Heat of the moment 

10 August 2011 tbs.pm/1275

When there’s a major event taking place, it’s natural that television viewers will want to seek out the most comprehensive coverage that’s currently available, therefore Sangat TV’s coverage of last night’s riots in the Birmingham area attracted a great deal of attention as a consequence.

The power of social networking (especially Twitter) ensured that this hitherto little-known TV channel was suddenly thrust in the spotlight, and although its riot coverage was distinctly amateur (shaky camerawork, dodgy sound, occasionally awkward questioning by the interviewer), it was right there at the heart of the action.

And that’s all that really counts nowadays.

Sangat TV must have a really difficult job on its hands, especially given all the perceived cultural differences between different local communities and a history of racial tension in the area that might complicate things even further.

Major broadcasters like the BBC and Sky have much larger news operations covering several locations simultaneously, and they certainly have to stick closely to regulations governing news coverage and impartiality, not to mention adhering to corporate (and legal) health and safety restrictions.

By contrast, Sangat TV has close ties with local communities within Birmingham and the desire to remain relevant to them might cause a few problems, especially if it’s perceived locally during the riots that the police were singularly incapable of protecting them from trouble, eg. encouraging people to get out onto the streets to protect their property.

(Something you would never hear on BBC or Sky News.)

Of course all of this might cause Ofcom to investigate Sangat TV’s output to see if they have broken specific broadcasting regulations, although the usually small size of Sangat’s audience might mean that any sanctions imposed (if found guilty) are likely to be relatively minor ones and may also be forgivable under the extreme circumstances.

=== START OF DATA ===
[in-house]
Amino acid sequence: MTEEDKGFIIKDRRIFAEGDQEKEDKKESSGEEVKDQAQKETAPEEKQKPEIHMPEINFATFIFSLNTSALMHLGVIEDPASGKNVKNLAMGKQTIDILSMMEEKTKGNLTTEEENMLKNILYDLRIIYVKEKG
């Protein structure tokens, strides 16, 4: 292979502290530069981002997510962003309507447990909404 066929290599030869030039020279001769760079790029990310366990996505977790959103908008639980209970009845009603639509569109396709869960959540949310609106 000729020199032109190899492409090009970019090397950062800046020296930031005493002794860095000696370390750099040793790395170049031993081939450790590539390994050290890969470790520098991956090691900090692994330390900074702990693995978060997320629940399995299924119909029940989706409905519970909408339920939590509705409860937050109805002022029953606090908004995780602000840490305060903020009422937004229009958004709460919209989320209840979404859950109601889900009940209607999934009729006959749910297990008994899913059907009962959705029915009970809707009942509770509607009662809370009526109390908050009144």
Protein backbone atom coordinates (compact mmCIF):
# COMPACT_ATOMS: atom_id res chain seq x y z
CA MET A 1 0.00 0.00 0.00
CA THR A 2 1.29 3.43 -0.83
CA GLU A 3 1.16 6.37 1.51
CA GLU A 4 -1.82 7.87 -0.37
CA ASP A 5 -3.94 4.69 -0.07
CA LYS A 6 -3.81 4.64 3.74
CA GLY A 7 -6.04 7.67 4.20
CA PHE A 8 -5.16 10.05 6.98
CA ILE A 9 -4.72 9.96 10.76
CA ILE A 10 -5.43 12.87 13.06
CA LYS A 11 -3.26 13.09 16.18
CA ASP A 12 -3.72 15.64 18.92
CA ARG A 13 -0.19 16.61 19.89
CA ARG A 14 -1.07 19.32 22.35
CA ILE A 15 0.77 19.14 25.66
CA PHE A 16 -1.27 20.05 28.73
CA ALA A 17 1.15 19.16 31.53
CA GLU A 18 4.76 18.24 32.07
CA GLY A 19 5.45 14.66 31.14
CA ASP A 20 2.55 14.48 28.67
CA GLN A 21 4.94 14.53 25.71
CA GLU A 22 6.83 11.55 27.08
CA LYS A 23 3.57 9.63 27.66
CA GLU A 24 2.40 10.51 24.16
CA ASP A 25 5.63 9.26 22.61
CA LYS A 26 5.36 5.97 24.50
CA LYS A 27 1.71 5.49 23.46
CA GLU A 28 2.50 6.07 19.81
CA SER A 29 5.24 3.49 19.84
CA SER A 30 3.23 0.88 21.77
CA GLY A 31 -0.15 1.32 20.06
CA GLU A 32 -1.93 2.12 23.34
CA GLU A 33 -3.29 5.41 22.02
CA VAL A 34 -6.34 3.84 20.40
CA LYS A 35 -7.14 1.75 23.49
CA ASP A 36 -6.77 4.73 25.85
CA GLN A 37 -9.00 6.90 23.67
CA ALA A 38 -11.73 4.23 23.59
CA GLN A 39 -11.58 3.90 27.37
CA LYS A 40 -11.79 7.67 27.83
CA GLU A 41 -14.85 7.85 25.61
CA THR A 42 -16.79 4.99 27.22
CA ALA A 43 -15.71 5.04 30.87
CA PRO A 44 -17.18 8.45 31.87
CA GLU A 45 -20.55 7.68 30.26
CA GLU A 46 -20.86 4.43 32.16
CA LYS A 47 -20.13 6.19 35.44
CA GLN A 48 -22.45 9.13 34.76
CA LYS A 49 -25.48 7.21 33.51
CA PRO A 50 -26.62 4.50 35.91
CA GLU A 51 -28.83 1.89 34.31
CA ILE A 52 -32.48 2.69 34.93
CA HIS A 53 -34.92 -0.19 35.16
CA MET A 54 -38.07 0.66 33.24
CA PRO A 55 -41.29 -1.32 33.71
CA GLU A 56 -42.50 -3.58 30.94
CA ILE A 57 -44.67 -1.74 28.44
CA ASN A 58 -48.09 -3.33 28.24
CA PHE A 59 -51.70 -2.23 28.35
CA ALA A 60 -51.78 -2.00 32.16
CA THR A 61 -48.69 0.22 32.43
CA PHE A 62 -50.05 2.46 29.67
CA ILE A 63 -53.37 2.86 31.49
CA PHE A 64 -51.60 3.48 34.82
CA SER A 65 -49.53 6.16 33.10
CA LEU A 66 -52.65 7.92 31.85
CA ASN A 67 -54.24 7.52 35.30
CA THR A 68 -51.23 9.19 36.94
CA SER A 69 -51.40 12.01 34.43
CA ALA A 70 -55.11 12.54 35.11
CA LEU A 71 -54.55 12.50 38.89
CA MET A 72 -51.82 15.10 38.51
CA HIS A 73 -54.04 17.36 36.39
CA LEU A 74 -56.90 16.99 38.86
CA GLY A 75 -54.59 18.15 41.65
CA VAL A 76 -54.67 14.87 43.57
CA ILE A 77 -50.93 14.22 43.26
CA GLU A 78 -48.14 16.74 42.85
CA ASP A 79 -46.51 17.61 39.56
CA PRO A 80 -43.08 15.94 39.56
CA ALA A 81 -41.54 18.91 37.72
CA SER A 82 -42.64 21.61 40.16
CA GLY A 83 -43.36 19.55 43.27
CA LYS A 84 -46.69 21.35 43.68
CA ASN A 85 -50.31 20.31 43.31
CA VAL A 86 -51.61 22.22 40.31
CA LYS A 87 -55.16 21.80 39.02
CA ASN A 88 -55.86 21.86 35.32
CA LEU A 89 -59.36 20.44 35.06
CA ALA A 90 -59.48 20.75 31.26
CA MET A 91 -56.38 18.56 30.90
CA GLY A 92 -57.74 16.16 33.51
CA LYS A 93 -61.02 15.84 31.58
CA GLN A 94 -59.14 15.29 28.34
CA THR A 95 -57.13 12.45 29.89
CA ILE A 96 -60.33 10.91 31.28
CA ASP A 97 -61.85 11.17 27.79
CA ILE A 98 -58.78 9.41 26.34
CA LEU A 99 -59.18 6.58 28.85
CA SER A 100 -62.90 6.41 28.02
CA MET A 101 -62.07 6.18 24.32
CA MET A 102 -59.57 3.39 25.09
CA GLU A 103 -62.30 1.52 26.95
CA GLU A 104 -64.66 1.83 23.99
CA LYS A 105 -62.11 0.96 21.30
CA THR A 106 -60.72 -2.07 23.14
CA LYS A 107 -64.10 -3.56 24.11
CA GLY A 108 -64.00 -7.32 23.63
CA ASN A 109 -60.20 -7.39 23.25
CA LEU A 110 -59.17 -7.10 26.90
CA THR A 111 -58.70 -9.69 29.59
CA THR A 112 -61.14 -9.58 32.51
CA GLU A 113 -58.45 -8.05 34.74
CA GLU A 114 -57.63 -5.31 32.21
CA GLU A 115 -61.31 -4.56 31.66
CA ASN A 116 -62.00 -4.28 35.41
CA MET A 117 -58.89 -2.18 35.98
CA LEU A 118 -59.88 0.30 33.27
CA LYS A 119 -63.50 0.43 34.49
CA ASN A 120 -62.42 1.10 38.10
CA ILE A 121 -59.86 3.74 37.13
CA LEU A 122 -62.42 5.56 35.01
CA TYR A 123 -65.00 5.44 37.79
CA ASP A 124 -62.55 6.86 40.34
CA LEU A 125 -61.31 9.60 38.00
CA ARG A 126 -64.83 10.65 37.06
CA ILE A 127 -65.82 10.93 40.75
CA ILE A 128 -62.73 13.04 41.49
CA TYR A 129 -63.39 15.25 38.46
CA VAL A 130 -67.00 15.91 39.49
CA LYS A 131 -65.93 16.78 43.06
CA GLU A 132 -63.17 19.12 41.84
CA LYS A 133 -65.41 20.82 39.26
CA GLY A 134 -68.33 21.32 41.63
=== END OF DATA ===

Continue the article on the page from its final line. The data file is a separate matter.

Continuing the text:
Amazingly Sangat TV is run by only two people, and is essentially a part-time operation funded as a community venture by the Sangat Trust as well carrying some paid advertising; it’s unlikely that they will be able to profit that much from this new-found attention because the station is so narrowly focused on catering for its local communities.

Perhaps coincidentally, plans for a network of local television stations in the UK were also unveiled earlier on that same day by Culture Secretary Jeremy Hunt. but I suspect that the majority of these stations will adopt a safe ‘corporate’ approach to news reporting as opposed to really getting to know their local community as intimately as Sangat TV.

Sangat TV is available on Sky channel 847 and there’s online streaming via this temporary site (showing no activity at the time of writing) as well as the channel’s own website which was perhaps unsurprisingly overloaded during the riots.

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2 responses to this article

Simon Wood 12 August 2011 at 12:11 am

There is absolutely no need to subscribe to BSkyB or to use a proprietary BSkyB receiver to watch Sangat TV, as some might incorrectly infer from the above promotion of the BSkyb EPG.

Sangat TV is broadcast Free To Air from Eutelsat Eurobird 1 at 28.5° East on transponder F2L on a frequency of 12.523 GHz with vertical polarizaion,

symbol rate 27 500, FEC 2/3, service ID 9536, video pid 2330, and audio pid 2331, and can be received on any DVB-s MPEG-2 satellite receiver.

Russ J Graham 12 August 2011 at 10:41 am

I hardly think a single mention of BSkyB when talking about how to watch a channel that is available on that platform counts as “promotion” of BSkyB.

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